# Perfect Foresight Initval (Non-Linear to Linear)

Hello,

I have a small nonlinear PF model that I am trying to solve in dynare. I cannot get rid of a few of my residual errors indicating some kind of an issue with the steady state solution. What is the most likely issue that is causing this? Obviously the initial steady state guess computed analytically does not match the steady state of the static model, which might indicate a problem with the analytical solution.

Also, can I simply write the linearized version of this model and solve it with the default perfect foresight solver or are there any additional options that need to be specified.I read in another thread that this can be done, but I could not find any information on how that needs to be specified. Assuming that one can just plug the linear version of this model without specifying any additional options, the model has a solution and all of my residuals are zero. My other question is what do the residuals in the linear version of a model whether PF or stochastic represent?

Here is my mod file. Another puzzling thing is that with the default steady command half of my equations have residual errors whereas if I try chris sim’s solver steady(solve_algo=3); I get only one residual with my equations. I don’t really understand this.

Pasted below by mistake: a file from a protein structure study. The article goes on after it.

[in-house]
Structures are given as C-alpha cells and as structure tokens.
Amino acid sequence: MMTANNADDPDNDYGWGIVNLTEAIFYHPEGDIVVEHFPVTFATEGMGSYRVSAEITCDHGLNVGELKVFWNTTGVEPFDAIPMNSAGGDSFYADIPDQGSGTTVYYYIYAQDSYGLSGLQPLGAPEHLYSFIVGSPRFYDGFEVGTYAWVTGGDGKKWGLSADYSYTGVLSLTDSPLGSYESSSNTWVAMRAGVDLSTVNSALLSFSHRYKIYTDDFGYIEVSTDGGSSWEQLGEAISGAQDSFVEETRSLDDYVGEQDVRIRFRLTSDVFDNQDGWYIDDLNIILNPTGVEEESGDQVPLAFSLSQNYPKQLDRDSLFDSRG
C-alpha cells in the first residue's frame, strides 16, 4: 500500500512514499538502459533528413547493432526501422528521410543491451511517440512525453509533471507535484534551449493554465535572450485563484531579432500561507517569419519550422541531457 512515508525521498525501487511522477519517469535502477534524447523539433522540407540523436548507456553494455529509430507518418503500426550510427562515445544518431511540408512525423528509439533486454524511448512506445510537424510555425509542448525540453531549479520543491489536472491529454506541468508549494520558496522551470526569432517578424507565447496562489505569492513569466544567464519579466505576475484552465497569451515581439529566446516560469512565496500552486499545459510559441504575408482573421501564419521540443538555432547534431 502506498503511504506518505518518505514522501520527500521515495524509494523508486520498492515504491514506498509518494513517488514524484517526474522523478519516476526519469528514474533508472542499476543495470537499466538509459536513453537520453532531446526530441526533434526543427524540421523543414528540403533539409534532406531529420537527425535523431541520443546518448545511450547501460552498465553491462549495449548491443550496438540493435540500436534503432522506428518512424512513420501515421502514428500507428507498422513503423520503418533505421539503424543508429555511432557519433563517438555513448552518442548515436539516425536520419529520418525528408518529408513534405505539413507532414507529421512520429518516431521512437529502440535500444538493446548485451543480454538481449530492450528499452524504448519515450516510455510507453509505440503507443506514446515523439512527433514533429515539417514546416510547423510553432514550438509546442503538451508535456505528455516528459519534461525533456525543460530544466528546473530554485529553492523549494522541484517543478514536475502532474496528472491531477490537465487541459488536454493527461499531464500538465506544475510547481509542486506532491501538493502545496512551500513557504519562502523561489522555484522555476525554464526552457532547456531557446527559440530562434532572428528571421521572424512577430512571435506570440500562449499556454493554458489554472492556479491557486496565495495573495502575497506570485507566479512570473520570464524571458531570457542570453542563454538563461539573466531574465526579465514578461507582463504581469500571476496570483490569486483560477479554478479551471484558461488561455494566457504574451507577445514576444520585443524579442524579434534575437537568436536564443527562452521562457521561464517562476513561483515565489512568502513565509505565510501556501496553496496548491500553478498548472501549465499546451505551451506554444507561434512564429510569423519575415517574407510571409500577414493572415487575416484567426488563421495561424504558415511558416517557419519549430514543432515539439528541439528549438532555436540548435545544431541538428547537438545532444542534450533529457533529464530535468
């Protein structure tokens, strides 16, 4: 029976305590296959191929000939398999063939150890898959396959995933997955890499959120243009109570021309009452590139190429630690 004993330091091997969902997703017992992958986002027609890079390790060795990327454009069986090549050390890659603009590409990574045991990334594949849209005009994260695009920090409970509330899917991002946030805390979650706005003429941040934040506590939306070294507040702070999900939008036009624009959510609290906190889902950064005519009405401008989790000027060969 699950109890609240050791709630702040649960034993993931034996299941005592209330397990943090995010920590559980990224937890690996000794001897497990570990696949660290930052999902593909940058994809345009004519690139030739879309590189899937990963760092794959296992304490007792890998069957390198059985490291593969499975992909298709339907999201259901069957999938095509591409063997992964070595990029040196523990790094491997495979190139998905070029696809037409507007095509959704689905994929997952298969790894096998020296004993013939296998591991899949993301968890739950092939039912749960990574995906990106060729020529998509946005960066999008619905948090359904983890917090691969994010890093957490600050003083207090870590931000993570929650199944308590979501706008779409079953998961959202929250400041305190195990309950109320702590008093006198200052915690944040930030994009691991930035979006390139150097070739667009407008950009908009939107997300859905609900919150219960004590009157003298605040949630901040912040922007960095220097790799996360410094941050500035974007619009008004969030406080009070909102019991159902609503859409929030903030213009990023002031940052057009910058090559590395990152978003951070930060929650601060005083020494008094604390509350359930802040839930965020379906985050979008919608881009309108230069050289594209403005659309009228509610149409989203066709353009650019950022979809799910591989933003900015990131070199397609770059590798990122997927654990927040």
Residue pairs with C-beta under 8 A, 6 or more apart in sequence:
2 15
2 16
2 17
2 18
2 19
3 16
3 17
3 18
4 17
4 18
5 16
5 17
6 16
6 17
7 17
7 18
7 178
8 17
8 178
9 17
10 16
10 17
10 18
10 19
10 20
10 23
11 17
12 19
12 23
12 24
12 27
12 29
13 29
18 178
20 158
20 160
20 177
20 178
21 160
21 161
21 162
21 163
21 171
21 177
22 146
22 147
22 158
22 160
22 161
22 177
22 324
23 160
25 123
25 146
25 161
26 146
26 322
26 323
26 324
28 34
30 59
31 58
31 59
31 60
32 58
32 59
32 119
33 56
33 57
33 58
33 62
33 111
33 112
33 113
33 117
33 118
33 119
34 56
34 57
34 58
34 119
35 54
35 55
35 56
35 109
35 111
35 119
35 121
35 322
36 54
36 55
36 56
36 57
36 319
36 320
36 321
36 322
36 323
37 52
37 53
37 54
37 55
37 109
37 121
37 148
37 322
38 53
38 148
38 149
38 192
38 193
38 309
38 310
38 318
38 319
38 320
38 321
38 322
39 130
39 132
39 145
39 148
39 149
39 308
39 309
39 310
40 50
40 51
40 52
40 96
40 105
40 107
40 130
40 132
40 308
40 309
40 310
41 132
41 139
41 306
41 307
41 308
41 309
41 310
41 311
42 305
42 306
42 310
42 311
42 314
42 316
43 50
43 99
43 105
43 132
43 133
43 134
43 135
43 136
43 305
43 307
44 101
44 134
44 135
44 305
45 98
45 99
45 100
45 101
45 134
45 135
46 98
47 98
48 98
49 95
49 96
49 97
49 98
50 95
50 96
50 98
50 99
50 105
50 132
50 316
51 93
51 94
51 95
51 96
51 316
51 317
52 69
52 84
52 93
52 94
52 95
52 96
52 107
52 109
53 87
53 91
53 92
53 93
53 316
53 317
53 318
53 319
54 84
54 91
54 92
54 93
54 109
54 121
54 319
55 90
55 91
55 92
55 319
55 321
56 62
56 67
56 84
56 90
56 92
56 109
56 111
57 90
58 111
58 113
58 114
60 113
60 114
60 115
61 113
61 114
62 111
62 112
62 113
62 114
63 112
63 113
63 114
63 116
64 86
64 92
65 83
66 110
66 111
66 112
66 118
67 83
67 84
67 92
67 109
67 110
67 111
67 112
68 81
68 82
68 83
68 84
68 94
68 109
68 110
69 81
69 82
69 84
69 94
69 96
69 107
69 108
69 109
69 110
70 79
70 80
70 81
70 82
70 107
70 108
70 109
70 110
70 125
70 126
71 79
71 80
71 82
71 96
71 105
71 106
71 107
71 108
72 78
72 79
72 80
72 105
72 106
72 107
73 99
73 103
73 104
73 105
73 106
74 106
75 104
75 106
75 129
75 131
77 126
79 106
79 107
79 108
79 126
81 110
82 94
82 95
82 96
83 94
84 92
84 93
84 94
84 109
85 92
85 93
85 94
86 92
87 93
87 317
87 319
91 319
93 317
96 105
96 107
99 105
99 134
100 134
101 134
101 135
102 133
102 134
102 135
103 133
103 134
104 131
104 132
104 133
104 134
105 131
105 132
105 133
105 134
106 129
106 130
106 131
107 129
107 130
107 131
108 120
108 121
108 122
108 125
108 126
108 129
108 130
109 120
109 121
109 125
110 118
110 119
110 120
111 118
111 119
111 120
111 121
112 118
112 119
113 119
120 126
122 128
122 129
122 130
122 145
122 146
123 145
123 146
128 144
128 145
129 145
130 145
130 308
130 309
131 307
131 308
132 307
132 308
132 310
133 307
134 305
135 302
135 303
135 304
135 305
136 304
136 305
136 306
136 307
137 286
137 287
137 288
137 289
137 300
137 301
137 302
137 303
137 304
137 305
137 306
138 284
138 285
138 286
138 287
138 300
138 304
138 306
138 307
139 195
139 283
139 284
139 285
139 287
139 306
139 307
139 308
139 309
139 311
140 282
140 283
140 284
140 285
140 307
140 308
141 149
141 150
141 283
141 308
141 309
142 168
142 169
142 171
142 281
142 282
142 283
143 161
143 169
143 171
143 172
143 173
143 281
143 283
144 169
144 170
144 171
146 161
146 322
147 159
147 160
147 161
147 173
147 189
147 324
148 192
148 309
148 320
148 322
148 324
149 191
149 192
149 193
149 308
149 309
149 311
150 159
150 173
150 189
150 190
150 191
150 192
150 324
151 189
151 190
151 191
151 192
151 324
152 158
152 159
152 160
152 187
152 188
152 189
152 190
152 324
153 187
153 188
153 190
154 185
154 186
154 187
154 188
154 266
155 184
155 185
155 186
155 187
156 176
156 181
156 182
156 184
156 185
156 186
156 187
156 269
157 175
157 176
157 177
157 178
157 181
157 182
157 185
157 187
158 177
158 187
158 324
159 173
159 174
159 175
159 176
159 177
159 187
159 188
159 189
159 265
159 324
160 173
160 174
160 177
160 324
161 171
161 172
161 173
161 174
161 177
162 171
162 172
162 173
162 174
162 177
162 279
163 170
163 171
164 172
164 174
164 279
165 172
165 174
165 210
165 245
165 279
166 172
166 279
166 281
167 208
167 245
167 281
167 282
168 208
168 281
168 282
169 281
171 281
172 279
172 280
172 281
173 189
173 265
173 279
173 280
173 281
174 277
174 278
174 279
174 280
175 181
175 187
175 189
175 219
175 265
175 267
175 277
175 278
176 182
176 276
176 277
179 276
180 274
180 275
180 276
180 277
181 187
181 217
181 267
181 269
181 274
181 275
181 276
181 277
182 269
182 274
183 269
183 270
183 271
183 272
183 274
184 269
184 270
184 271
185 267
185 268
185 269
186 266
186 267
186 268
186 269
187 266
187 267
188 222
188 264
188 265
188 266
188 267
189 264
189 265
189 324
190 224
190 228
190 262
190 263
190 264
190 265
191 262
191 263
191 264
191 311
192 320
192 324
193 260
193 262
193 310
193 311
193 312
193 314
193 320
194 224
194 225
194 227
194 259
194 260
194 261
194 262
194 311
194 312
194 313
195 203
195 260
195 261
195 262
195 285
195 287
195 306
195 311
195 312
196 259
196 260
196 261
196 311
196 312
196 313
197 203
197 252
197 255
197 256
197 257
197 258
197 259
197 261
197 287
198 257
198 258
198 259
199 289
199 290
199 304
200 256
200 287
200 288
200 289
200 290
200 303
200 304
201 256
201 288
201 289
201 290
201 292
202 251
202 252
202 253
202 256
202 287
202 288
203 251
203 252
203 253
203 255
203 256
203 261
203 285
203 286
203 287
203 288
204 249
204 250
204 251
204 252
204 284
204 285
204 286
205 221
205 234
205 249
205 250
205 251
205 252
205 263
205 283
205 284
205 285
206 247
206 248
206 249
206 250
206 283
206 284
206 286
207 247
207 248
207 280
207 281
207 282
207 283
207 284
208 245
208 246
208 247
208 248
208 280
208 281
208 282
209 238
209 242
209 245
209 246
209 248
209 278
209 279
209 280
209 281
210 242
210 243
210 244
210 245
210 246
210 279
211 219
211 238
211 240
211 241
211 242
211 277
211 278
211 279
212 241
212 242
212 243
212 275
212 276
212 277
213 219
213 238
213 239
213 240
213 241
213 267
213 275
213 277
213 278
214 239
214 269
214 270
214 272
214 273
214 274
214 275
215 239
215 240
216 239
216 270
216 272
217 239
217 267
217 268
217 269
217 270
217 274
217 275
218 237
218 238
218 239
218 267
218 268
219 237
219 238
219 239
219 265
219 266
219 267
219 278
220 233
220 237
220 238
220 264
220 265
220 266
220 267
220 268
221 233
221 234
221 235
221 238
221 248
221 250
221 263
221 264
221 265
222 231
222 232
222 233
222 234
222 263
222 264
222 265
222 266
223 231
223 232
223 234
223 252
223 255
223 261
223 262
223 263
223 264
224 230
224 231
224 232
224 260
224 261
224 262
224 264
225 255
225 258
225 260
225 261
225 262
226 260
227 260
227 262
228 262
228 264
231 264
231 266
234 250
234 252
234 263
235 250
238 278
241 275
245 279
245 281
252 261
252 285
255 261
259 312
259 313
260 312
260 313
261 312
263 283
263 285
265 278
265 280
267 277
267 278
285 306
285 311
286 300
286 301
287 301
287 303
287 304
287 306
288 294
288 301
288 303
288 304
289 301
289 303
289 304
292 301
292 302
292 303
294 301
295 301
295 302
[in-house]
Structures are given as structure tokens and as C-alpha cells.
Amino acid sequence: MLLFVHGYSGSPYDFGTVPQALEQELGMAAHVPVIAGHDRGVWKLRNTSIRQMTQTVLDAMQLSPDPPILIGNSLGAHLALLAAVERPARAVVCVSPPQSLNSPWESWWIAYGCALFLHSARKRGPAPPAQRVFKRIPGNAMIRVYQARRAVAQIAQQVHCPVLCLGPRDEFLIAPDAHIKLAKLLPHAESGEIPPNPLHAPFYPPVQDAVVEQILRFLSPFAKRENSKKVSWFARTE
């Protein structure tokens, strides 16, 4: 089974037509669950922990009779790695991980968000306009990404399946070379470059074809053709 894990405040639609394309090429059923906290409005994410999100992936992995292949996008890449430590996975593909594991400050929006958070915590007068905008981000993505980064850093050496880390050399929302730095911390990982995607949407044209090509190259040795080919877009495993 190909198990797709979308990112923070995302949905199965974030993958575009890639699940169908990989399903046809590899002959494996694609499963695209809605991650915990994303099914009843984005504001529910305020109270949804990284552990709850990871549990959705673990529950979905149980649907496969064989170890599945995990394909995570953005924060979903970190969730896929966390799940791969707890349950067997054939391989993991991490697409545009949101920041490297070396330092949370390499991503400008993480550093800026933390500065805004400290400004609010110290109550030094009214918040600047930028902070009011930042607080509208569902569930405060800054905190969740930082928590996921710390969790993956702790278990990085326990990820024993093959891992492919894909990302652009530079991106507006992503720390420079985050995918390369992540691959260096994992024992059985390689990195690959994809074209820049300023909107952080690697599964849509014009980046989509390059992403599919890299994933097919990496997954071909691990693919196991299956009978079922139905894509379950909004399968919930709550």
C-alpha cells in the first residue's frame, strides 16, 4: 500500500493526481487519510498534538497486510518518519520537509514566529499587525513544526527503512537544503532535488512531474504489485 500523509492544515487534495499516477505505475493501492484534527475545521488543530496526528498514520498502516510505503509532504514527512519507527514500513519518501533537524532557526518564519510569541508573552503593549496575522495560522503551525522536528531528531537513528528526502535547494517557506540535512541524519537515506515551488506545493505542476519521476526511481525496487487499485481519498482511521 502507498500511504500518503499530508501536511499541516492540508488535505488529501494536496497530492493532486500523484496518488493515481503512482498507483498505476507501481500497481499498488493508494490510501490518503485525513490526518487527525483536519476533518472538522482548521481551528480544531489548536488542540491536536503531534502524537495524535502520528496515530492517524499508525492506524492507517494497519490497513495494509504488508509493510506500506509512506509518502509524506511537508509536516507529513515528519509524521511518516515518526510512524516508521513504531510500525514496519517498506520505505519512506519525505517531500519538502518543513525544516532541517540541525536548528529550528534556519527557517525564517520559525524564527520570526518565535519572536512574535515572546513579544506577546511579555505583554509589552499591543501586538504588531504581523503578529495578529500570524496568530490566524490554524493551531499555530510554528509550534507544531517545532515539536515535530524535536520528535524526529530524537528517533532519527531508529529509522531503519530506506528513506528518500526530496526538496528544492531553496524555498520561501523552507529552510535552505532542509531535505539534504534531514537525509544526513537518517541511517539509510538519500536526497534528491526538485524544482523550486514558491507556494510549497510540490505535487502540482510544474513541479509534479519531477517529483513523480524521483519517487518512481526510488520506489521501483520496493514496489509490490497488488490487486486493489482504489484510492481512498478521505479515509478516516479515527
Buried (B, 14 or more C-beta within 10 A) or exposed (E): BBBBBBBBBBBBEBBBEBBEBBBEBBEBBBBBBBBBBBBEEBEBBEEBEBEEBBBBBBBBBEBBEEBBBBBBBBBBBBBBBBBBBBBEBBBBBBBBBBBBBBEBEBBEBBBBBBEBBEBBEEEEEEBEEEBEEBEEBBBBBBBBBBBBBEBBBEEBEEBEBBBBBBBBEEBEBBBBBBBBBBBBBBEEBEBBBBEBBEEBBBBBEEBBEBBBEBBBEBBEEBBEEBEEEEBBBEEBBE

PF_seg.mod (4.0 KB)

I would appreciate any feedback if possible. Thanks

`b_Lmv=b_Lmv_ss*((b_Lmv(-1)/b_Lmv_ss)^(rho_bl))*u;`
Because `u` is an exogenous variable with mean 0, `b_Lmv` has steady state 0 as well. But this is inconsistent with the other equations and `b_Lmv_ss`
2. Using a linearized model does not help as the steady state values show up as parameters, i.e. you need to compute the steady state of the nonlinear model as well. If your analytically computed steady state is wrong, your linearized model will be wrong as well.
3. Residuals in linearized models typically indicate mistakes in the respective equations like a forgotten constant term.
4. The displayed residuals in your case are after trying to solve for the steady state numerically. Each solver will stop with a different non-solution, explaining the different output. The `resid` thus belongs before `steady`

Thanks for the feedback. Wouldn’t the same issue be present in any NK model with a shock to the taylor rule?Since the shock would have a mean of zero that would also imply a zero short-term rate in SS, but that is not the case in general.Update: Nevermind, I see your point. I would have to back out the mean of the shock in SS, which is not zero in the nonlinear model.

Also, do you have any idea why the default solver (simply) steady; produces residual errors for about half of my equations whereas steady(solve_algo=3) only produces residual for the equation that you mentioned?

Issues with the nonlinear model obviously also imply issues with the linear model, but in general is it still possible to write the linear version of a model in dynare and solve it with the perfect foresight solver just like one can do with stoch_simul?

1. If you have a multiplicative Taylor rule, you have `exp(u)`. Only in the additive version, it is `+u`.
2. Because different solvers try different parameter values and stop at different points.
3. If you do the linearization correctly, that is easily possible.